Should these go into a separate category such as “Alternative History”? I know that the Historical Novel Society encompass A.U books such as the Novik Temeraire series, so perhaps I’m worrying too much, but it’s such a new genre, I’d like to get groundlines in place.
Additionally, what about real person slash? If a character is proven homosexual, such as Wilde, I’d say that that’s no problem, but what about if you speculate that someone is gay or bisexual where there isn’t any evidence?
October 5, 2009
Posted by charliecochrane under Charlie Cochrane
, romance  Comments
I must be getting used to this. I no longer get butterflies in the tummy as I go in through the door of Joe Daflo’s, I’m used to being the second youngest person present and I know that no-one will kill me if I say I write gay romance. I do still have the feeling that they’ll out me one day and discover that I’m not really a writer, but that’s more how I feel about me than how they feel.
Today’s speaker was Jenny Haddon, author, RNA treasurer and generally good egg. She was telling us about the history of the RNA, which celebrates 50 years of existence in 2010. They’ve undergone changes of name, and perhaps of mission, but the present day organisation’s aims are (in their words):
We work to enhance and promote the various types of romantic and historical fiction, to encourage good writing in all its many varieties, to learn more about our craft and help readers enjoy it.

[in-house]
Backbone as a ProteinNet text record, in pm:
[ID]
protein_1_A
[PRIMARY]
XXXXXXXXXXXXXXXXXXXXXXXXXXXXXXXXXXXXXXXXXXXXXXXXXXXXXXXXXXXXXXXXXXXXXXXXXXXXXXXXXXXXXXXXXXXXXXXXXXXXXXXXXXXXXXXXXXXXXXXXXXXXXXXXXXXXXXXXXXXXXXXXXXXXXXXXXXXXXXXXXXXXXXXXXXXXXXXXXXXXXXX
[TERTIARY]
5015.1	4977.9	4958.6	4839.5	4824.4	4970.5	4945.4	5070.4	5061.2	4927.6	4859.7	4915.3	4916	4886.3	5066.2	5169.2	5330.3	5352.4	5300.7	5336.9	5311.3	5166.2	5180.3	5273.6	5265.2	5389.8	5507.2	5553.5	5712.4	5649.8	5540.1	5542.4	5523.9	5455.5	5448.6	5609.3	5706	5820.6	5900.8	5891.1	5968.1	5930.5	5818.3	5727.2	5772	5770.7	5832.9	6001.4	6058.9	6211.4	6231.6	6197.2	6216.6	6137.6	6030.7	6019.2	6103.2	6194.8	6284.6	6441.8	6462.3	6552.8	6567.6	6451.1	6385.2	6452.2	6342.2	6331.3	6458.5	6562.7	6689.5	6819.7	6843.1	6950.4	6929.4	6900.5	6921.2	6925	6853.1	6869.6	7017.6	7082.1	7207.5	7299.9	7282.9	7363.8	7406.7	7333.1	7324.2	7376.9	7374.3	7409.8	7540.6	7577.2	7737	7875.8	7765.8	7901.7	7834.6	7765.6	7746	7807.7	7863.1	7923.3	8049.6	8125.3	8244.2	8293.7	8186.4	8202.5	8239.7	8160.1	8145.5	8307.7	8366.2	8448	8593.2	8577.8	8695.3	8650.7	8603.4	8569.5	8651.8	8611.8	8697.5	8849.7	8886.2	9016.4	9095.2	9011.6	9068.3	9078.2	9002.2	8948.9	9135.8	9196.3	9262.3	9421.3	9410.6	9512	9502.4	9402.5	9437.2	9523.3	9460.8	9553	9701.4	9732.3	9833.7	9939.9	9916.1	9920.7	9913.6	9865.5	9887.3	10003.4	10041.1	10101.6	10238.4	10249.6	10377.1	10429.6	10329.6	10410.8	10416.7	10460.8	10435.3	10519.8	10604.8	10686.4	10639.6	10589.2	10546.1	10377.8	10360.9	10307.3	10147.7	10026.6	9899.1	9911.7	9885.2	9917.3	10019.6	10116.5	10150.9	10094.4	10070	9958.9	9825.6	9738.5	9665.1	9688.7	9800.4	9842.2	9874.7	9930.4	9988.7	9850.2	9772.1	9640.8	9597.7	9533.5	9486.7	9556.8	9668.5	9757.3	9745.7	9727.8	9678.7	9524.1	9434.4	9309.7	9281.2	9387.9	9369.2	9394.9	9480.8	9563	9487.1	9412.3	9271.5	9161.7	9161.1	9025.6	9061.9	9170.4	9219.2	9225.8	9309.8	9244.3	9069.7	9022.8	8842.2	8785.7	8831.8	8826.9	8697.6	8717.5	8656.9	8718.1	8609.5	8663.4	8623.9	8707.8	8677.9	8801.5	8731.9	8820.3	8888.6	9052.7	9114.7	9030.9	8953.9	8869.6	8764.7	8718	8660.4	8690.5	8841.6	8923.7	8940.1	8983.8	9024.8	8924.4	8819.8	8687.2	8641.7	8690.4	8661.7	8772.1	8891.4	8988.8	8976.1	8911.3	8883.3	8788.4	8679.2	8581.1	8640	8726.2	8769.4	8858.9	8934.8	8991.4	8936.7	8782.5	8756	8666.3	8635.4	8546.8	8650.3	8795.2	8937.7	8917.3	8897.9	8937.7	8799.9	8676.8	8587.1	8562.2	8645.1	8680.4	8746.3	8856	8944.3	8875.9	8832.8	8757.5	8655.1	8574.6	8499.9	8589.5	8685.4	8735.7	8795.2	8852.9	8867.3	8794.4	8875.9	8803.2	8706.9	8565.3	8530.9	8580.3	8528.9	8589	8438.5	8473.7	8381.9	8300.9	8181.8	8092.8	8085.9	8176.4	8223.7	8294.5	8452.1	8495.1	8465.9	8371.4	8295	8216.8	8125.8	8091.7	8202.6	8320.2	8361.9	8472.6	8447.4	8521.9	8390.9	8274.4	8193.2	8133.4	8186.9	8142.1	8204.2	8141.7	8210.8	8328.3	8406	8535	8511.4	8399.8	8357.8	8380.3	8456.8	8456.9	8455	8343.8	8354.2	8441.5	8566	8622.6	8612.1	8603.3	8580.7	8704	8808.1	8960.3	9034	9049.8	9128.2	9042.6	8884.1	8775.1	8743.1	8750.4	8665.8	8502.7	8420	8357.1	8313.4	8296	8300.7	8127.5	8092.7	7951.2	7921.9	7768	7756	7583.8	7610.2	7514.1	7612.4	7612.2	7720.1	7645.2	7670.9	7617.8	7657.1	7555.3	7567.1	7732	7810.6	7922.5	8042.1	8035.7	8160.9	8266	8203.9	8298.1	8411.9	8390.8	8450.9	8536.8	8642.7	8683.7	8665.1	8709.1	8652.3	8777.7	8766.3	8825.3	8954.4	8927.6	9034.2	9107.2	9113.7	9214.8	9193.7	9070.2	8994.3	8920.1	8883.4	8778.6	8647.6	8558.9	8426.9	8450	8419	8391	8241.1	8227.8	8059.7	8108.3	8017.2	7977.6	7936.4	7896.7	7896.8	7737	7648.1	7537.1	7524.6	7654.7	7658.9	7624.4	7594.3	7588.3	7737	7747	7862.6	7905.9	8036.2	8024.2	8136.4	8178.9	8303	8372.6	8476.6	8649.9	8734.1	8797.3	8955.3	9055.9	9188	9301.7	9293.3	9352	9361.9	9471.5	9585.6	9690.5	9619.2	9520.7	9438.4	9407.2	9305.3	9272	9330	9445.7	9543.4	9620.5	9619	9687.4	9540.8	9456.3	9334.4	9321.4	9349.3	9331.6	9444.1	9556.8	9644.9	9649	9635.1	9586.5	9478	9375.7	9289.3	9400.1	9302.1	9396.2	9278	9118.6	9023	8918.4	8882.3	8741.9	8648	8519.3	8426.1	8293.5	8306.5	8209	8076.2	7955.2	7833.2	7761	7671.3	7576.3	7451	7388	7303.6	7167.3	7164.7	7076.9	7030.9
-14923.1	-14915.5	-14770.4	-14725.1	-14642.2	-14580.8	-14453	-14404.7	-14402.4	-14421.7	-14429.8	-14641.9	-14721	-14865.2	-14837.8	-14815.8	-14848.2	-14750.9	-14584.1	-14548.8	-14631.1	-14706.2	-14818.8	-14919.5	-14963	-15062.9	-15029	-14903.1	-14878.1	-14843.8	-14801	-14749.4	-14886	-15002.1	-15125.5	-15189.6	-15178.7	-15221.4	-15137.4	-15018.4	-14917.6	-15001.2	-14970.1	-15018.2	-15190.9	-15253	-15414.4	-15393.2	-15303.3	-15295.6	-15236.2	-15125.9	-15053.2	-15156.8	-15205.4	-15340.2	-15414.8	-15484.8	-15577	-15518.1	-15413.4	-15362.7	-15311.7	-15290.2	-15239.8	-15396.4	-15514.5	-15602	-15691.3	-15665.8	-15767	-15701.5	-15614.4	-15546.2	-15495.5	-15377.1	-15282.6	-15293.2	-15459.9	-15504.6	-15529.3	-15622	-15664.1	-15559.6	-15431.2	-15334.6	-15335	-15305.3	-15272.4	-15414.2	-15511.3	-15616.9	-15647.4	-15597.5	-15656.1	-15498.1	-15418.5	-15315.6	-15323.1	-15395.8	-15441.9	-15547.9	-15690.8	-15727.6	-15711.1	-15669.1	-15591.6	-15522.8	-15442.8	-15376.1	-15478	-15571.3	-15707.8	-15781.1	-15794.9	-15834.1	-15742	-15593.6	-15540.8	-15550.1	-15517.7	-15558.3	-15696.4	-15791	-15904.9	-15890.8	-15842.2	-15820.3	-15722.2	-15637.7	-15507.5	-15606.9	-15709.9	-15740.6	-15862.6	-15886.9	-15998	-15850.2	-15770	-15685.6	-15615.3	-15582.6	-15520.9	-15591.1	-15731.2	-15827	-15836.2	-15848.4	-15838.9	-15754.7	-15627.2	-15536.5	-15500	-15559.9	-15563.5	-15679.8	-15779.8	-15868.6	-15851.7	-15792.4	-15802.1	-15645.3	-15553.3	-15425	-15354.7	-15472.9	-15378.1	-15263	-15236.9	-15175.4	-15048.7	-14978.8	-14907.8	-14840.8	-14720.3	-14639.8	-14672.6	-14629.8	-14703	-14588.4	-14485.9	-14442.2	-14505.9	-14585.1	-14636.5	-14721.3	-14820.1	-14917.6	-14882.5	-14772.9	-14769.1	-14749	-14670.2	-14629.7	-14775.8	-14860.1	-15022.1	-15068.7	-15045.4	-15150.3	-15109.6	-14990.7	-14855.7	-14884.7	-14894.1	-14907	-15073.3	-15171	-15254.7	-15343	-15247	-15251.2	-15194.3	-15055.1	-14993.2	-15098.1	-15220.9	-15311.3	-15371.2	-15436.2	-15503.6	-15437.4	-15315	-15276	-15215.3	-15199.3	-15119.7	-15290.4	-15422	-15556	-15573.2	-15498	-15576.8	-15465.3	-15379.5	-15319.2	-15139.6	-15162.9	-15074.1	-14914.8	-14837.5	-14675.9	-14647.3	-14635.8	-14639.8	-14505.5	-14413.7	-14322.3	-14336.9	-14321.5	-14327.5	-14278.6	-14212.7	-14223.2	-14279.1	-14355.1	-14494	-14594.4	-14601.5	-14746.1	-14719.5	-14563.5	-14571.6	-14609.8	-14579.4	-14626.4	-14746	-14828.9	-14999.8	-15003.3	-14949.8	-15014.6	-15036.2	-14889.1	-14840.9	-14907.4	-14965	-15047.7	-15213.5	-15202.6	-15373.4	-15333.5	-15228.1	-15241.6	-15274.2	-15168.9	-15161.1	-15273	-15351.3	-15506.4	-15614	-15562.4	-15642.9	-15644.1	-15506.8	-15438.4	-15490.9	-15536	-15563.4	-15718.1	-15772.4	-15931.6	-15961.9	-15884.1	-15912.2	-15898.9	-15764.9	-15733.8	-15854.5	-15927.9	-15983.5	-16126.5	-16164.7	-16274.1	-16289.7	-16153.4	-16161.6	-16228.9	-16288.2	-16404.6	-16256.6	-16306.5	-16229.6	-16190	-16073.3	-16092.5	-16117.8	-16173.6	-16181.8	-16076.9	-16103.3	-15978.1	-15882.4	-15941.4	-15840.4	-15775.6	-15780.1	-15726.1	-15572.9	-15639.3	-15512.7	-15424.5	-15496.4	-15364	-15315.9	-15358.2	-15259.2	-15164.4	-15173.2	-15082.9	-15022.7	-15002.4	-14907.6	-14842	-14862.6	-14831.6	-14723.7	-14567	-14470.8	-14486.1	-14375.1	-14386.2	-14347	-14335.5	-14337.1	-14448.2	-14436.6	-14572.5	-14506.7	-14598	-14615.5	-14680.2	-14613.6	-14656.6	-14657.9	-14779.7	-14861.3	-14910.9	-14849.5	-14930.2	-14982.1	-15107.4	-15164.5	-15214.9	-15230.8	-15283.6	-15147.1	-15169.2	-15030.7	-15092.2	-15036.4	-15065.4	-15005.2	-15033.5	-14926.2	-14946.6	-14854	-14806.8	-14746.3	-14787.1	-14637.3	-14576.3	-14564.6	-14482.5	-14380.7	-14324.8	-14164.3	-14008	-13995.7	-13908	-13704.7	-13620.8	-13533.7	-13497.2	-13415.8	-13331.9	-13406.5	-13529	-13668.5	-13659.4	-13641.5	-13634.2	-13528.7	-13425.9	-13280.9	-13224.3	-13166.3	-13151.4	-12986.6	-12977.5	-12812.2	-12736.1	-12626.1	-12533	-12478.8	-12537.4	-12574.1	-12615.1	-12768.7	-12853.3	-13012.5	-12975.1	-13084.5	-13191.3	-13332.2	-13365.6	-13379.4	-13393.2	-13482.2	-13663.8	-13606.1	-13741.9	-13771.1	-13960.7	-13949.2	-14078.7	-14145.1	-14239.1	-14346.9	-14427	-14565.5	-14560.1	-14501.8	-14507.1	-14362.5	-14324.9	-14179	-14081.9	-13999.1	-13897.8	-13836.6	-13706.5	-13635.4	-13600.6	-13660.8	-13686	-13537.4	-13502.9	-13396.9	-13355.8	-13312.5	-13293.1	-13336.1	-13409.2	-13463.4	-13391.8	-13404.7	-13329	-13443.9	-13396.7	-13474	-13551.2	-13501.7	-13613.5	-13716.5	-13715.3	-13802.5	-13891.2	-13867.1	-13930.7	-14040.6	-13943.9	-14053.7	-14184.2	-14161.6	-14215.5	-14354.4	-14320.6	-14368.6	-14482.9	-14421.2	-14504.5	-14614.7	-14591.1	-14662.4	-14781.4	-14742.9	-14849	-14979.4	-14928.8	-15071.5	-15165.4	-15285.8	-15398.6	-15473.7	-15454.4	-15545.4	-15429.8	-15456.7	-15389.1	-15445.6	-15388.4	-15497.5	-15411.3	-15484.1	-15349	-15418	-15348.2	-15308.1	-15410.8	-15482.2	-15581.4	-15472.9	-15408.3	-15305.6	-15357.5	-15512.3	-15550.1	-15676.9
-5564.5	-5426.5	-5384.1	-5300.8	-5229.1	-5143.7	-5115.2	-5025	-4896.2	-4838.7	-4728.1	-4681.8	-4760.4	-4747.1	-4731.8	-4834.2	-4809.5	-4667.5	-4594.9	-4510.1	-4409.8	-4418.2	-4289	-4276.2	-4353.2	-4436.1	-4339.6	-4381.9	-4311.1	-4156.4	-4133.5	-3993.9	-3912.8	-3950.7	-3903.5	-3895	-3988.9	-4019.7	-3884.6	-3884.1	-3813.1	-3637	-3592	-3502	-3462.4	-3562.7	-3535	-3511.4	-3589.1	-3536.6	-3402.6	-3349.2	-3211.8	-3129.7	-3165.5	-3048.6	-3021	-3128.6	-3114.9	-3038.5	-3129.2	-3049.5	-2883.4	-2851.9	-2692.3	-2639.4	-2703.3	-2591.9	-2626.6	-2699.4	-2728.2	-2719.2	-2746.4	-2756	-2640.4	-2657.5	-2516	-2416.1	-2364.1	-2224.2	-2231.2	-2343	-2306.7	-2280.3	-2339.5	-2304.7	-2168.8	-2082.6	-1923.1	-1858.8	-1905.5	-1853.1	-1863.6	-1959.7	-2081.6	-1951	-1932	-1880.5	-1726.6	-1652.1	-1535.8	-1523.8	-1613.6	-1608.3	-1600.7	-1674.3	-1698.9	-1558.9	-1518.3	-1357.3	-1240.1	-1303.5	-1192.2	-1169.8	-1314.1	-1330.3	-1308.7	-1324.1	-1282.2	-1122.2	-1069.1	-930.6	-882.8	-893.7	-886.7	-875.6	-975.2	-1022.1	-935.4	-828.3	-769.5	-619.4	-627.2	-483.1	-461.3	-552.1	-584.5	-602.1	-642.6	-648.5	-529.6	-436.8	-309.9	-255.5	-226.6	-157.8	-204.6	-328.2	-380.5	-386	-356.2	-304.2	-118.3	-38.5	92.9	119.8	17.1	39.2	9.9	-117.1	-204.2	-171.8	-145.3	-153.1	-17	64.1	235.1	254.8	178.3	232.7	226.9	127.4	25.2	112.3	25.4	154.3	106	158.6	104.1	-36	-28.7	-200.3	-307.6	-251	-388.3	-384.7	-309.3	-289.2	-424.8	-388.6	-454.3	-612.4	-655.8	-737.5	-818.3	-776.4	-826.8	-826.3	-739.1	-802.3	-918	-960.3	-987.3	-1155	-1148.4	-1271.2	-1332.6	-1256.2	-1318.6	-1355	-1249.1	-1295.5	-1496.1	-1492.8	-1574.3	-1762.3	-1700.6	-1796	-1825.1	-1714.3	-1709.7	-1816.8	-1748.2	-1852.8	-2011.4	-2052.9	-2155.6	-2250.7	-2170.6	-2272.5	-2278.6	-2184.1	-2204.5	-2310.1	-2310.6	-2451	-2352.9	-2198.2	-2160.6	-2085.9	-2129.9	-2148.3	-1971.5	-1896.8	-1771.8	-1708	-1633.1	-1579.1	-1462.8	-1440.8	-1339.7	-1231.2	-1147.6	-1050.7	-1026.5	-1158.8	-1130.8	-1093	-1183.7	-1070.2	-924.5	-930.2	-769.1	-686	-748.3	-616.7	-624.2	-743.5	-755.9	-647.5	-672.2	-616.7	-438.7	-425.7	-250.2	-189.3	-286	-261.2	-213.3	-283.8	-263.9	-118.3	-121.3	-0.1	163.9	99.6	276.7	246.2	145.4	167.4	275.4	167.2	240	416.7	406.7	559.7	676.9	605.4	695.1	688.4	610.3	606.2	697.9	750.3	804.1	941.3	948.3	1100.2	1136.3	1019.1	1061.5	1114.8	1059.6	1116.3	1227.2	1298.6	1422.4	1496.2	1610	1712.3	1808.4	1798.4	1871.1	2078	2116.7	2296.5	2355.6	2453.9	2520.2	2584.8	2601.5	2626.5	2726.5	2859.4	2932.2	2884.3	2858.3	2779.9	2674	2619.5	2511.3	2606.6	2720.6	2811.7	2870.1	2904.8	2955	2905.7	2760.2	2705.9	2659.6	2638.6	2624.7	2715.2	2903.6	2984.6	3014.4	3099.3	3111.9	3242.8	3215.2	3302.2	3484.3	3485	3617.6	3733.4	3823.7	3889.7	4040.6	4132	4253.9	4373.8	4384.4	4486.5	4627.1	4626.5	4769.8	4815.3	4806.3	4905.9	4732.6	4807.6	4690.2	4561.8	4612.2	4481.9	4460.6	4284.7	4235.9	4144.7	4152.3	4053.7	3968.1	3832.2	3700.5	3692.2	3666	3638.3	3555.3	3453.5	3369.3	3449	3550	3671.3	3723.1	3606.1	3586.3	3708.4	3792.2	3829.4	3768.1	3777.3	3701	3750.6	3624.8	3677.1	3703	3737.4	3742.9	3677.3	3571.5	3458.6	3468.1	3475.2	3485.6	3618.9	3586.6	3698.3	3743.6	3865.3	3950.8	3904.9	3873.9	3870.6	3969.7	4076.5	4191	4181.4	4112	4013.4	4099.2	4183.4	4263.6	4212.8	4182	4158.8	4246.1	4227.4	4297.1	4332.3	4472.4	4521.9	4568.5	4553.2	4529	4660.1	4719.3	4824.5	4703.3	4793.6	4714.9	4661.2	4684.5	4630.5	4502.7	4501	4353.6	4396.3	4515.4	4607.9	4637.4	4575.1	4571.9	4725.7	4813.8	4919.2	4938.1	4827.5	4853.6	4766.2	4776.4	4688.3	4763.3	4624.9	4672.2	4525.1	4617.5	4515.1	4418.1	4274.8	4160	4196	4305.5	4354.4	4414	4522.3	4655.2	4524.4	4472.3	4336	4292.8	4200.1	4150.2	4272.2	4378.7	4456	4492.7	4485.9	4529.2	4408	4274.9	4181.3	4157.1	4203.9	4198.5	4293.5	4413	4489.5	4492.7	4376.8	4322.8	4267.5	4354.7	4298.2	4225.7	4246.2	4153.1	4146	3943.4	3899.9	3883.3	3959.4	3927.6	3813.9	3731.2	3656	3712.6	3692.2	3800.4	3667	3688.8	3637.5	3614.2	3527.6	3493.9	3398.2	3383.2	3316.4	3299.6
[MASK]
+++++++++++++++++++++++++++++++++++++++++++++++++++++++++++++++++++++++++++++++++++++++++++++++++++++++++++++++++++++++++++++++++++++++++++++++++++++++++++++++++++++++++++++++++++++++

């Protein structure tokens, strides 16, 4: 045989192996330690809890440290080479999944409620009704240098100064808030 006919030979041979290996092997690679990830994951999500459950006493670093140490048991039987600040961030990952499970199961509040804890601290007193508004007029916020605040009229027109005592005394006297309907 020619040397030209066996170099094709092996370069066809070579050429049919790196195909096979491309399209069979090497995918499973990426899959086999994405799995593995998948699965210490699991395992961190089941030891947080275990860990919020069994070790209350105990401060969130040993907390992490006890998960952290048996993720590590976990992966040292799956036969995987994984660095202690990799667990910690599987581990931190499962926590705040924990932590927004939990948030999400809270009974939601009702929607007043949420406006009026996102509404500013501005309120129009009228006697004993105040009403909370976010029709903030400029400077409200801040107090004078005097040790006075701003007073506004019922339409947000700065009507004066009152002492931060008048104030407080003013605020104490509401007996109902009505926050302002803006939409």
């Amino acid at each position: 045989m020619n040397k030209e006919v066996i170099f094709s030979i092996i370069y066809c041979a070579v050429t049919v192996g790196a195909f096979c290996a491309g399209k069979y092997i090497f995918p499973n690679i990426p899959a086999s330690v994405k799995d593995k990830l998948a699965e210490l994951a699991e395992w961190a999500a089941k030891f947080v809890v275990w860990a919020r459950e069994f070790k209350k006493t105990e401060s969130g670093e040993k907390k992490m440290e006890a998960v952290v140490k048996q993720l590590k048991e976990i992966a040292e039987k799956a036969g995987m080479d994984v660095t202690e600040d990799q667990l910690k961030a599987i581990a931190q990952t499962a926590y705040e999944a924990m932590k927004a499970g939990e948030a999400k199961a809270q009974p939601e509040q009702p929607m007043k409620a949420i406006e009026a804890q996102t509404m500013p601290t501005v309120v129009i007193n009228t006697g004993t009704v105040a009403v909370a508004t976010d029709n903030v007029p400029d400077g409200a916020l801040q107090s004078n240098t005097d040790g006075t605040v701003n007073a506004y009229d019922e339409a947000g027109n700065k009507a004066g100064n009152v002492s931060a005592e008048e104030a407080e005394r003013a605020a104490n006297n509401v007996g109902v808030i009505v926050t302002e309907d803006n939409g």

Romantic Fiction covers an enormous range, from short stories through category romance and much of women’s fiction, to the classics. The nature of romantic fiction means that most of these novels are written and read by women. The RNA, however, boasts a number of very successful male authors amongst their membership.
The list of past officers boasts plenty of well known names, and it was the stories about some of these larger than life characters which enthralled us. There was no surprise in hearing tales of people who had Ivor Novello round to tea or ones who didn’t think you were ‘in’ unless you had royalty in your address book. What was more intriguing were tales of the author who travelled abroad to watch operas and came home wearing fur coats and jewels which belonged to Jewish people who were about to leave pre-war Europe (the valuables being, in effect, smuggled in plain sight so that when these émigrés arrived they would have something of value to sell).
Given the present hoo-hah on various fronts (you don’t need to spell that out, do you?) I listened to some of the early history trying to fight a wry grin. Back-biting, power struggles, people unable – or unused – to working together and having consensus decisions, all the familiar elements were there. Author branding and maintaining the image the public expect, the under-appreciation of romantic fiction by the ‘highbrow’ critics – plus ca change? And when Ms Haddon described organising authors as being like herding cats I wanted to shout out ‘Bingo!’
As I keep saying to any UK writers, find your local RNA chapter and hie thee hence. You’ll love it.